action-story | 5th May, 2005

Andrew Bird: A man, a boat and his river

Andrew Bird guides ‘Rebecca’, a beautifully restored 1948 fishing boat, underneath a new pedestrian bridge that crosses the Yarra: the Webb Bridge, at the southern end of Wurundjeri Way.“I love this river,” he says. “It’s dirty and brown but I still love it. And this bridge here, designed to resemble an Aboriginal fishing net, is great.”

ActionStory_Andrew_Bird (1)Andrew, 43, has been guiding his water taxis along the Yarra for nearly ten years, giving tourists and locals a new view of the city.

“People see the city differently from the water. They say they didn’t know Melbourne was so beautiful.”


When Andrew started Melbourne Water Taxis there was no casino, no exhibition building, no aquarium, no Docklands, no Webb Bridge.

“There was just Southgate, but now the focus is spreading right along this part of the river.”

His first customers, in December 1995, were a family of Indian tourists. Andrew took them past the MCG and the Melbourne Tennis Centre. He did well on his first day but was soon to learn it could be a tough gig.

At the start of the Australian Tennis Open in January 1996 he watched people walking along the banks of the Yarra, past his boat, to the tennis. He then hit upon the idea of putting a rather oversized tennis racquet on the top of his boat. On the handle of the racquet he painted ‘Tennis Taxi’.

By the end of the Open Andrew had taken 2000 fans to the tennis. And back again.

In the winter of 1996 Andrew worked long hours in the dark during the building of the Bolte Bridge. An island needed to be created, then later cleared away, while the centre pylons were being put in place. A silt curtain was put in place to prevent plumes from the water escaping. Andrew’s role was assisting the EPA collect water samples during the works. As ‘Rebecca’ glides past the pylon Andrew points out that the water is only about a metre deep here.

Each year his business takes about 8000 schoolchildren for short trips, as part of their excursion to the Polly Woodside and the Melbourne Maritime Museum. Other customers include concertgoers, wedding guests and football fans.

His four taxis, ‘Rebecca’ plus three small whaling boats, can travel as far upstream as the Collingwood Children’s Farm. During the Spring Racing Carnival, he takes groups up the Maribyrnong River to the Flemington Racecourse.

Before the first Docklands apartments were built, Andrew suggested that creating a canal through the North Wharf could increase water travel between Docklands and Southbank. The idea was knocked back because the authorities didn’t want the ocean green waters of Victoria Harbour being muddied by the brown waters of the Yarra.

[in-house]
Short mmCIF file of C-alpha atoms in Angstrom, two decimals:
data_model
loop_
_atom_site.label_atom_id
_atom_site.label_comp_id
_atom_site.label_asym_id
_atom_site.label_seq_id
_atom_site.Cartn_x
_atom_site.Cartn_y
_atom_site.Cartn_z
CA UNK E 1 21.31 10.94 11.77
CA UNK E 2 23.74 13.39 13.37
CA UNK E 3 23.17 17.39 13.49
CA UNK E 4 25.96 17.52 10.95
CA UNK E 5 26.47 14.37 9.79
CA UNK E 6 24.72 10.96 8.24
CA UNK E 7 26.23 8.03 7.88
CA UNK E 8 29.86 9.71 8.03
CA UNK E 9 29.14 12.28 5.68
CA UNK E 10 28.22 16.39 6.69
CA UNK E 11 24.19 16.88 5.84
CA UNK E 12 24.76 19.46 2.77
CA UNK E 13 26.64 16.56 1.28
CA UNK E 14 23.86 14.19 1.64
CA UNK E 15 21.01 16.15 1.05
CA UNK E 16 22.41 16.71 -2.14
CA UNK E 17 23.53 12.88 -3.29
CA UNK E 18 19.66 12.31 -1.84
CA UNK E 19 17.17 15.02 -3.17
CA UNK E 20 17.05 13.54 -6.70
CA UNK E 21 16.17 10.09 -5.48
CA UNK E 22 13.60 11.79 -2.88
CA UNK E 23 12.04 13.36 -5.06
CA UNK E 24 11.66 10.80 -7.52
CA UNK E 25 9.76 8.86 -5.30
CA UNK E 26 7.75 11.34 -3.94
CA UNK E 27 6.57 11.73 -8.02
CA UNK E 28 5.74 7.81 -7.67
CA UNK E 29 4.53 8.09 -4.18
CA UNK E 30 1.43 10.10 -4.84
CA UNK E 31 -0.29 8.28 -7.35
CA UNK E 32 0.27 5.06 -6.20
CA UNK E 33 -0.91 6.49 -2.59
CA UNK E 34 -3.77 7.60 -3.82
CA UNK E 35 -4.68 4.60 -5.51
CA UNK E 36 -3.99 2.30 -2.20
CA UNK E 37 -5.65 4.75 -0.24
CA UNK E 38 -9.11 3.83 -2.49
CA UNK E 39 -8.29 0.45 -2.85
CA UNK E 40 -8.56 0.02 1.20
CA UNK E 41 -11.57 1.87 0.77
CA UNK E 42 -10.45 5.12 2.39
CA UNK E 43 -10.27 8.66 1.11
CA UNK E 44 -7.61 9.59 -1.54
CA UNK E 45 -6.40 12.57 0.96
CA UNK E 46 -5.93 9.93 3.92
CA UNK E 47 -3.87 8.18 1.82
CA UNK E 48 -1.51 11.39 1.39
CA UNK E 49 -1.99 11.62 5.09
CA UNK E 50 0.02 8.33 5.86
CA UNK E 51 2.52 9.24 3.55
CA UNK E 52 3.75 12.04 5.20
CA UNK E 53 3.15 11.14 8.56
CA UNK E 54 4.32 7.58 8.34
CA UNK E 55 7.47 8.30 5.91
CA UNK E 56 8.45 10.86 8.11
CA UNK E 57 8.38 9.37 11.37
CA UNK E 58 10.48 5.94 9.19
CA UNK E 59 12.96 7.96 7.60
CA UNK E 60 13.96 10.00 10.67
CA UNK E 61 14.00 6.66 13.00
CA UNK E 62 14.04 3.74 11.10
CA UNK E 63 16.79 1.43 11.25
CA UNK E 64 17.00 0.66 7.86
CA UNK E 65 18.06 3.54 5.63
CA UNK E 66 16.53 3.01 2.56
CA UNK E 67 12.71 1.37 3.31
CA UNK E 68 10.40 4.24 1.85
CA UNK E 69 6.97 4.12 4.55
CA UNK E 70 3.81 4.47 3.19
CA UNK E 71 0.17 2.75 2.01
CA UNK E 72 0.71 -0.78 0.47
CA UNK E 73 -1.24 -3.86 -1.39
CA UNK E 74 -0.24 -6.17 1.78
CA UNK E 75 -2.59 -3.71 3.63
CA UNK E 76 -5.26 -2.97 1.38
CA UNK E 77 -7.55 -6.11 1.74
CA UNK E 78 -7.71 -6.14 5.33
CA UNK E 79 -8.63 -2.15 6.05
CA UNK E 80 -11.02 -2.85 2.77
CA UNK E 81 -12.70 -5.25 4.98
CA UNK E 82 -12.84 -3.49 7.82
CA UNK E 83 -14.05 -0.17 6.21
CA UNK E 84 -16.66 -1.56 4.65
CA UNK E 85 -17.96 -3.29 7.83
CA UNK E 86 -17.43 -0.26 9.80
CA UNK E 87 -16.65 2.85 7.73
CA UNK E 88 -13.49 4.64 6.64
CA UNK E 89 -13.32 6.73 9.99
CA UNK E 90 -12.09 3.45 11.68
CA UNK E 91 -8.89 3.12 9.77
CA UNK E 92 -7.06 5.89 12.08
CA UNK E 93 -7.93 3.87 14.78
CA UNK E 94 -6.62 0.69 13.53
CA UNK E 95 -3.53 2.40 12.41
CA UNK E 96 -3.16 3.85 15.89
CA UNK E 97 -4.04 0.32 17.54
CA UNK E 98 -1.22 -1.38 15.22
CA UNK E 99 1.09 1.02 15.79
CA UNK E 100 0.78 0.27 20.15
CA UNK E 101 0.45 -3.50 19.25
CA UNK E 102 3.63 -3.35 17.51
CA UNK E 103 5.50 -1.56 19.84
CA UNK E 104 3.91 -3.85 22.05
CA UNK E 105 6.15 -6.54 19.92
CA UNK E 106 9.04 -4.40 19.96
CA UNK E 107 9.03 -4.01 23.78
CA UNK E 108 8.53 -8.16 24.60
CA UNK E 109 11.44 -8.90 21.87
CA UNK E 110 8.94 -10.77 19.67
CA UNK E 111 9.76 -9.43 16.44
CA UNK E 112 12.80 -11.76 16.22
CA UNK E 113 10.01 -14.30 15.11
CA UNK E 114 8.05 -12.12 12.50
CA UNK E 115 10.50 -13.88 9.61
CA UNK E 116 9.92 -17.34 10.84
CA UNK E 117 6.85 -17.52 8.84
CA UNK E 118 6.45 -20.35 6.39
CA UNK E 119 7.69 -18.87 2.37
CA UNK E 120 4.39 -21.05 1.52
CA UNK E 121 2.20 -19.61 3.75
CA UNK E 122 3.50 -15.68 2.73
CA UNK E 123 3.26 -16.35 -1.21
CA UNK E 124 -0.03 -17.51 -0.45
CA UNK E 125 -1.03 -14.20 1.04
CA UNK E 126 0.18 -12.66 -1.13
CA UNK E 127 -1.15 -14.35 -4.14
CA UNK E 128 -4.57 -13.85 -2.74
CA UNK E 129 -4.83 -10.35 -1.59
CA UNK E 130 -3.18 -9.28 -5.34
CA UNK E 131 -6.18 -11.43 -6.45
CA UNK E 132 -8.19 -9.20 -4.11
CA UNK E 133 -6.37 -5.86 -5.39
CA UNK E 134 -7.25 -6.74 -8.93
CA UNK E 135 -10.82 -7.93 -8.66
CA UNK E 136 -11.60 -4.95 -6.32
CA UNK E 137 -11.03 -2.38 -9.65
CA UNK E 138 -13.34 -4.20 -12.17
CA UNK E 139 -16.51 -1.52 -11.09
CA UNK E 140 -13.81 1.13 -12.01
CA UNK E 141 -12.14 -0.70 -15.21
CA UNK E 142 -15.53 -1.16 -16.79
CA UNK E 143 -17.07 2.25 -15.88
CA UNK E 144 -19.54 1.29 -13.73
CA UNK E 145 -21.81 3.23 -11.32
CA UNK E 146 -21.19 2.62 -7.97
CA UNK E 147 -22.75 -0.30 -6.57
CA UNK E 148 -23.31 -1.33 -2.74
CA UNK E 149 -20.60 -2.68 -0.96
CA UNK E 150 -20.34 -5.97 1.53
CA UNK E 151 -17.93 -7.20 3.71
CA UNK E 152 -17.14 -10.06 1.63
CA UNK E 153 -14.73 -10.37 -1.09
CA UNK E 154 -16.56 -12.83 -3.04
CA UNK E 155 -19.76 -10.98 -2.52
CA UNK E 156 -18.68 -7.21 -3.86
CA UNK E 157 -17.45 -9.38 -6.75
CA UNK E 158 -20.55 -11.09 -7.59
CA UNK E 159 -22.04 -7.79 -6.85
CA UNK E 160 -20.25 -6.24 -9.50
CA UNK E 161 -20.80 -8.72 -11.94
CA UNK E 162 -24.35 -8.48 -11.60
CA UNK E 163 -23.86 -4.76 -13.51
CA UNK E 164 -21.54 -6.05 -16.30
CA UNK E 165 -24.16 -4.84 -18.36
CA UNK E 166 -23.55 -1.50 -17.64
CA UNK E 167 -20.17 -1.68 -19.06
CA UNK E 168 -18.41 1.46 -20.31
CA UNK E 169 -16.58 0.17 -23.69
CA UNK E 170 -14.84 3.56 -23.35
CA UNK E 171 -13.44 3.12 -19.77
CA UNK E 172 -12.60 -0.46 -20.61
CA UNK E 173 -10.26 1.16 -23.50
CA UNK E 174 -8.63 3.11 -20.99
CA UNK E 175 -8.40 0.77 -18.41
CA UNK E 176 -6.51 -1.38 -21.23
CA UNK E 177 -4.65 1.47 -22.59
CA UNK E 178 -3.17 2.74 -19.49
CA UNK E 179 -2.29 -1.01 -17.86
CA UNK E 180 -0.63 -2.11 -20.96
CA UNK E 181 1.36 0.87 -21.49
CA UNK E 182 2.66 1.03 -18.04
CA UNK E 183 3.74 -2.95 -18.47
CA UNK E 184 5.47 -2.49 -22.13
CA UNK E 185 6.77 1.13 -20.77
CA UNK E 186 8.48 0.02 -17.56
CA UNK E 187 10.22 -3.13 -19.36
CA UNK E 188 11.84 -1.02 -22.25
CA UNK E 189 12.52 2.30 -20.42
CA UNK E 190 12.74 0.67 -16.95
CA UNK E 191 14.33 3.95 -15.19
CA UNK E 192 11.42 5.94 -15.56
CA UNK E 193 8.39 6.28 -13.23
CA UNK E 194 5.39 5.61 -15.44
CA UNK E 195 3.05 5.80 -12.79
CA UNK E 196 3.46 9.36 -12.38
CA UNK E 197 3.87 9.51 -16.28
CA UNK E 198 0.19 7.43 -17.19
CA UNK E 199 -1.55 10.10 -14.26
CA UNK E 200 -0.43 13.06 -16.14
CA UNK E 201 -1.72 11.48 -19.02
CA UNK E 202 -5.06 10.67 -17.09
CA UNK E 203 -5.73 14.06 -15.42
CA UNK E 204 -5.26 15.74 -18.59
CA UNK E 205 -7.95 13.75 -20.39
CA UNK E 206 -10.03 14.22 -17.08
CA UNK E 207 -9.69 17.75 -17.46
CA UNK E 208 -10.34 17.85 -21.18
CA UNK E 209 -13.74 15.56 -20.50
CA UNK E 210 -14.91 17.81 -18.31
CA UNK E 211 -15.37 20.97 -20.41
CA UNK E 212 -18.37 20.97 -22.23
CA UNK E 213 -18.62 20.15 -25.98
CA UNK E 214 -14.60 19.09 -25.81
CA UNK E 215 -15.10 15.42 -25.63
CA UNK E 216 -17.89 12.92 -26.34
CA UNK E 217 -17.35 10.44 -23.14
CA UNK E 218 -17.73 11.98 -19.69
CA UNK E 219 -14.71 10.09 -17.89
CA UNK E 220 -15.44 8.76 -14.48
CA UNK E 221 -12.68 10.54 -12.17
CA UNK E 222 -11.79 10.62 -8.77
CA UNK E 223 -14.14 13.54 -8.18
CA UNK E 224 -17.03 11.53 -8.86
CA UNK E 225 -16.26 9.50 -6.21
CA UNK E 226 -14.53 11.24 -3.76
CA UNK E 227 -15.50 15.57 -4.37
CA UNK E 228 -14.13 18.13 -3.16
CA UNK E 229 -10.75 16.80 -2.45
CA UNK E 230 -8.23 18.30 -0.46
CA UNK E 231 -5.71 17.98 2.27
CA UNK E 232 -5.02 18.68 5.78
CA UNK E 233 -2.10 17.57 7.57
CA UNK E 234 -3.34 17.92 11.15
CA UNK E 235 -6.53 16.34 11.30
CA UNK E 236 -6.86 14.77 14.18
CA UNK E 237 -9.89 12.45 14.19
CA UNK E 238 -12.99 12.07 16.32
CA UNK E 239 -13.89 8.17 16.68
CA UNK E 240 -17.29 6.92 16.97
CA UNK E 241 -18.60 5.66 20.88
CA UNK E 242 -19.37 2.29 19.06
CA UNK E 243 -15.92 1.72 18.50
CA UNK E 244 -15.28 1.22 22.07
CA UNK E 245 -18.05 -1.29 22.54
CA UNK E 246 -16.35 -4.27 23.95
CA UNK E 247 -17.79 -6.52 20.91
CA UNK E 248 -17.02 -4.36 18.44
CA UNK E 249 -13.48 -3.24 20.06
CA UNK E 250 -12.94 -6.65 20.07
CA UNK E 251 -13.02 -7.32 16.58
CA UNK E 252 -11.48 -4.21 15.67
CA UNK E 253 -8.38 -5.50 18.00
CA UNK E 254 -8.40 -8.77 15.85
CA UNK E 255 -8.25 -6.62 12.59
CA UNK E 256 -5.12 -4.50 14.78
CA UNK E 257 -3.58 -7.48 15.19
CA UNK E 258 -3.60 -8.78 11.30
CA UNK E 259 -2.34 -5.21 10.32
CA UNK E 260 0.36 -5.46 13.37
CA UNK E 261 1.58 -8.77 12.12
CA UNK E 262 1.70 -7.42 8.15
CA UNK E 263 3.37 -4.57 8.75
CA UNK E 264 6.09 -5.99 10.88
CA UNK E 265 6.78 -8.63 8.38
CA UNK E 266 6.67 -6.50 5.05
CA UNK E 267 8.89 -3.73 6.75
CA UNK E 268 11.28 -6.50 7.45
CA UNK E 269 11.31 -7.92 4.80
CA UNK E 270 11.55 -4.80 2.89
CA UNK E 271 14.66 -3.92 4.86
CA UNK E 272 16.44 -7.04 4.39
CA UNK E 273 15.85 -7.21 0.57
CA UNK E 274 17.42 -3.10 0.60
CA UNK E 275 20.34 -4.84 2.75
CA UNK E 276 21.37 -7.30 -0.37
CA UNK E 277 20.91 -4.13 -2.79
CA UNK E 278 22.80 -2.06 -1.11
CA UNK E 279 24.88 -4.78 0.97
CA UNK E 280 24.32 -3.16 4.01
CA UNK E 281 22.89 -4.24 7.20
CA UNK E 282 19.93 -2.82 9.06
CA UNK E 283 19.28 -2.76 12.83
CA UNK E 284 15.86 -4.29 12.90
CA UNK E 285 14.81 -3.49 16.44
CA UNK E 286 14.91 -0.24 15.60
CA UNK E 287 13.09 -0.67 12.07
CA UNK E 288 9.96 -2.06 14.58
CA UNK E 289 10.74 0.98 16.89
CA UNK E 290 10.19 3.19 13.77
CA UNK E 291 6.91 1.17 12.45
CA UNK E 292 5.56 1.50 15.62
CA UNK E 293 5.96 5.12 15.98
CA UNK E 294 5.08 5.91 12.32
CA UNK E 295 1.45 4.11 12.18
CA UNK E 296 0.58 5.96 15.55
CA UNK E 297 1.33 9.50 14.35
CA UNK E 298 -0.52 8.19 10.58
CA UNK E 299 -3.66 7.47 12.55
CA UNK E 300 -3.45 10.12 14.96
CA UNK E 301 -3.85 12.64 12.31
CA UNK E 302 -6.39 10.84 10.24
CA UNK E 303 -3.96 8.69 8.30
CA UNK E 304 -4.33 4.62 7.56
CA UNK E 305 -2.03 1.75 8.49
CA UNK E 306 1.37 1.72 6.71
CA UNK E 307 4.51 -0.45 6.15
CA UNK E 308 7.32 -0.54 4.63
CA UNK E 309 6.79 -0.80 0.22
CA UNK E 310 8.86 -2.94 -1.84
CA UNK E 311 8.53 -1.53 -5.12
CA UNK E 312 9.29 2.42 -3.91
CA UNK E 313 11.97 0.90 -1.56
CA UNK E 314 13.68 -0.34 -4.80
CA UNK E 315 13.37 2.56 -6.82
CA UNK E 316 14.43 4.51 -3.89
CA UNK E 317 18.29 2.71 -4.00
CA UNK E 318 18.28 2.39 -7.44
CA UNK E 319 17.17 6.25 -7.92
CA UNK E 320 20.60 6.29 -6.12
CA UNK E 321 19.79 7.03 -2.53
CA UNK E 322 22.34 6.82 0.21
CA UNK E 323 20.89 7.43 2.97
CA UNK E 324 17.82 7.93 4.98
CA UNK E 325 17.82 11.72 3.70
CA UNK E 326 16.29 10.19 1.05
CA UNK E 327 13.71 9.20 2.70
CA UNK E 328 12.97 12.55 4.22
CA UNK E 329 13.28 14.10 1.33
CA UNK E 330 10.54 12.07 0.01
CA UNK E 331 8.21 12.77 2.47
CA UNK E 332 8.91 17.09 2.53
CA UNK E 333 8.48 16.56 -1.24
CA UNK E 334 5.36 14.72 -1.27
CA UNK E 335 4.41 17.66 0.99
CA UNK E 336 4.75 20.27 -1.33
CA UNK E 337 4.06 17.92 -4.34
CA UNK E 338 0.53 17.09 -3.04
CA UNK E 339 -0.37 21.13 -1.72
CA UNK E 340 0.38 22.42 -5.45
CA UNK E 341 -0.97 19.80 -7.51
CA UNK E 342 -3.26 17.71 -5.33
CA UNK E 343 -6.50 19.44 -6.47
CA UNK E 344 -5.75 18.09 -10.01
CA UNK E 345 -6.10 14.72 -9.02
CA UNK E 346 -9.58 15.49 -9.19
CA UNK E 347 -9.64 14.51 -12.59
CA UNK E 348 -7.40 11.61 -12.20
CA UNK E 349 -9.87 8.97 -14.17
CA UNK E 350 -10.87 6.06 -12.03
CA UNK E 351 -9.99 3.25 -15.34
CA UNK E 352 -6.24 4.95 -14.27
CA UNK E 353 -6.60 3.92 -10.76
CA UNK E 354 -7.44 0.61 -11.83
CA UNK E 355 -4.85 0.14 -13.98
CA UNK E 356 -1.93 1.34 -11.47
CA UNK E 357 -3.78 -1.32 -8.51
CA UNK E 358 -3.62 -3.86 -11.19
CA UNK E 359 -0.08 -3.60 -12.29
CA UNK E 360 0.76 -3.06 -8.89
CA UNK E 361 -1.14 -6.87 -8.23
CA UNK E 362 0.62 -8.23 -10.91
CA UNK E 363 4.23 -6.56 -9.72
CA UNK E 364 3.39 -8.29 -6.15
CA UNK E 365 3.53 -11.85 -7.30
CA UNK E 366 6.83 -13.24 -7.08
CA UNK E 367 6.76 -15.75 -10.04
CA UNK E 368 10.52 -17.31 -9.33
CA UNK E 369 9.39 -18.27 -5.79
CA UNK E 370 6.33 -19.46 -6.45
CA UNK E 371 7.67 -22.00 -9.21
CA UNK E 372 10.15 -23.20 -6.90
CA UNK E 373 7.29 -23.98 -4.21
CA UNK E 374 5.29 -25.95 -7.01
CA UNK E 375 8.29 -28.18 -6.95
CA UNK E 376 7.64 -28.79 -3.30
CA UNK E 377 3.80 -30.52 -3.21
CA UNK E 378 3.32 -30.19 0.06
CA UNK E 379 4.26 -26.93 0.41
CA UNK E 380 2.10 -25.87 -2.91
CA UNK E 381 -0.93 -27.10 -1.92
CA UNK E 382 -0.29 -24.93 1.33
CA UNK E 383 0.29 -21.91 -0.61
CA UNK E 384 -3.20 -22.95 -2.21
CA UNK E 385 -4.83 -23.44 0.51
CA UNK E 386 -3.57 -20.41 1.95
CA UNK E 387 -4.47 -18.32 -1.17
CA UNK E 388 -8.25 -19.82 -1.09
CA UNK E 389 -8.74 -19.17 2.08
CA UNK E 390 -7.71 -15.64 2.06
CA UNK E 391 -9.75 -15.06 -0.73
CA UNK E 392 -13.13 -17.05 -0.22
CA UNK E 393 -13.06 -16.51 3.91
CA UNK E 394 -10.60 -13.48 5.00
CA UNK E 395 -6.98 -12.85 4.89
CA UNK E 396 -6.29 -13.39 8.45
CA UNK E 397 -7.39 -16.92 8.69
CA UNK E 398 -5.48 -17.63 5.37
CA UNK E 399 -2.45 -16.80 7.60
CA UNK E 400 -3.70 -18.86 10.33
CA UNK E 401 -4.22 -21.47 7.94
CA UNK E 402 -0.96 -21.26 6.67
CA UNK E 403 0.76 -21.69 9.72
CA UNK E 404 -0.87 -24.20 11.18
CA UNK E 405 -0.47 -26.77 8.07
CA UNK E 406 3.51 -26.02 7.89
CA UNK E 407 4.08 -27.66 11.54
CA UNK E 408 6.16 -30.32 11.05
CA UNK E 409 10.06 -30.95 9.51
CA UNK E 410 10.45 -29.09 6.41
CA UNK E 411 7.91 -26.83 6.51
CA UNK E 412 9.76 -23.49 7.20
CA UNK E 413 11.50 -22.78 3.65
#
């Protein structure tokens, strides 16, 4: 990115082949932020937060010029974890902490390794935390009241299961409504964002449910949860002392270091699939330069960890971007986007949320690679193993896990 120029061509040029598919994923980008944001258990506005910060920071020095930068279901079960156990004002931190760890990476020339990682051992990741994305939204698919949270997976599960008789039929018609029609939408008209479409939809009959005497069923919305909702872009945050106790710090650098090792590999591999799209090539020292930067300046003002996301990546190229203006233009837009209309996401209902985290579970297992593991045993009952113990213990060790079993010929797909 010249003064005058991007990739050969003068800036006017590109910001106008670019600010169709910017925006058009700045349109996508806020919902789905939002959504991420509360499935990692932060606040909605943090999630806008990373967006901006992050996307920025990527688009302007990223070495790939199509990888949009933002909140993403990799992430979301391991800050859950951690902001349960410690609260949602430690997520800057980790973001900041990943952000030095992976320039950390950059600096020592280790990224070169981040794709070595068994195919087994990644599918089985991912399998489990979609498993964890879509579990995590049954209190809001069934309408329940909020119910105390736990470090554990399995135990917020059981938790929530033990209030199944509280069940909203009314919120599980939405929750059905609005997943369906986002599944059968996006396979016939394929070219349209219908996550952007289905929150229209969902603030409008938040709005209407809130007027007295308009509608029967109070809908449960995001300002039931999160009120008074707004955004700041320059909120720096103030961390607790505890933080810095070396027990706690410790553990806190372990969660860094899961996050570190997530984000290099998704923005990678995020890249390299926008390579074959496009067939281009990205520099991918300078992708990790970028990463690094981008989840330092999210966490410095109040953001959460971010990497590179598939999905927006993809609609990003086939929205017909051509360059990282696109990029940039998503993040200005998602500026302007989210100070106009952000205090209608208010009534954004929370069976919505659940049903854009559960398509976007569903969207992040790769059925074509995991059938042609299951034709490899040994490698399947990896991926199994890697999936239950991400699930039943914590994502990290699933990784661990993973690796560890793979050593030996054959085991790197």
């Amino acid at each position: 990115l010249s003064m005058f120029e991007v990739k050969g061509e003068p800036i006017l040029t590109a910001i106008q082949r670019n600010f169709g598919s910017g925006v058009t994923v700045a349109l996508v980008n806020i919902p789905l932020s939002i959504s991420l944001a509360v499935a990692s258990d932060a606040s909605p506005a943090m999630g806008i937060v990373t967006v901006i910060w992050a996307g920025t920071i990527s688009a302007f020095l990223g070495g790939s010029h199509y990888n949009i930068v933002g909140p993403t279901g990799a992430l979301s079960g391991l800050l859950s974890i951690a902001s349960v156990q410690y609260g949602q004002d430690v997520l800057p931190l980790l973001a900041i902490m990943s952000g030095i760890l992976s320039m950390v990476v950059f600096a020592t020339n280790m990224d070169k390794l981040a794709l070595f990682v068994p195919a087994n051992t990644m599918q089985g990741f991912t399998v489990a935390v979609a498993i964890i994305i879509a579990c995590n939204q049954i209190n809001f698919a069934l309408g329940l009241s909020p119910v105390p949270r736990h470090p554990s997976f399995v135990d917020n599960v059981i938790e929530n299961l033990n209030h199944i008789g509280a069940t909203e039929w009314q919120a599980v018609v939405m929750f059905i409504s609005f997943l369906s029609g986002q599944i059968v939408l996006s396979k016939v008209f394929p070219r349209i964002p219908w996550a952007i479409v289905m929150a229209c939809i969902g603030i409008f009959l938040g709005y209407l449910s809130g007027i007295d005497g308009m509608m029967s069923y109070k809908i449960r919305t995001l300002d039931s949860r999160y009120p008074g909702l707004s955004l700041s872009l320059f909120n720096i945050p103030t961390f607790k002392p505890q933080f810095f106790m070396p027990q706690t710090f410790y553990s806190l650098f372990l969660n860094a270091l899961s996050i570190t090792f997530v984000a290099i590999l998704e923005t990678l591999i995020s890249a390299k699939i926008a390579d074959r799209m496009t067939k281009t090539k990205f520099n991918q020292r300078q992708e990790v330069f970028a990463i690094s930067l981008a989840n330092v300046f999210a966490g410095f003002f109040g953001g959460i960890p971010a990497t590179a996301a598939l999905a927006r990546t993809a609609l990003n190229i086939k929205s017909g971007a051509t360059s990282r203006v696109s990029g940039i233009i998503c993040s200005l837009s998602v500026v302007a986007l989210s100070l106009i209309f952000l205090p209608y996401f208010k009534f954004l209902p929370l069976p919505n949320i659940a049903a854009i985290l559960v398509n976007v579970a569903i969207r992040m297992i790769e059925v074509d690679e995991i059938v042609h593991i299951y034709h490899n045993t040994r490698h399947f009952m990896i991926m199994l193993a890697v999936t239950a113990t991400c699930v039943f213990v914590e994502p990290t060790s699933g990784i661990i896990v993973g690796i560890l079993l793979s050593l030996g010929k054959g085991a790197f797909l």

He explains that saltwater is thicker than freshwater, so it’s easier for freshwater to look muddy. “About two metres under the surface of the Yarra it can be clear.”

Ducks and swans are a permanent presence at his berth beside the Polly Woodside and he has noticed more cormorants in the water. “They eat three times their body-weight each day, so they must be finding a lot of fish in the river.”

Andrew comes from a water-loving family. He has sailed the Sydney to Hobart Yacht Race once, back in 1983. His father was a master mariner and ship’s captain. His late brother Stephen was a boat-builder and used to run Southgate River Cruises. His sons are all learning to sail.

“When I was working with my brother I noticed that customers would ask if they could be dropped off at various points along the river but we couldn’t do that (because of the stipulations of the licence). That’s when I got the idea for a taxi service.”

As a businessman and a founding member of the Yarra Tourism Association, the state of the river is an important issue. “Some businesses used to just push their rubbish into the water, but that’s not happening anymore.”

Andrew says that in his decade on the river there “has been a concerted effort to clean it up. My first memories of the river, as a boy, were that the Yarra was a place to avoid but now, with so many tourists there is much more talk about the river.

“What’s needed is education. People on the street need to know where their rubbish goes. There’s only a certain amount you can do with litter traps and litter barges. Holding back the rubbish is like holding back the tide. When the rain falls, the rubbish comes down the river.”

The most rubbish he has seen came just after the Melbourne storm in February. “Parks Victoria told me there was an island of rubbish on the way. It had a circumference of nearly ten metres and was about a metre high.

It was thick with trees and rubbish. Parks Victoria wondered if it would be able to get through all the bridges. I watched this island float by, under the Charles Grimes Bridge and then out to sea.”

Story by Vin Maskell, 2005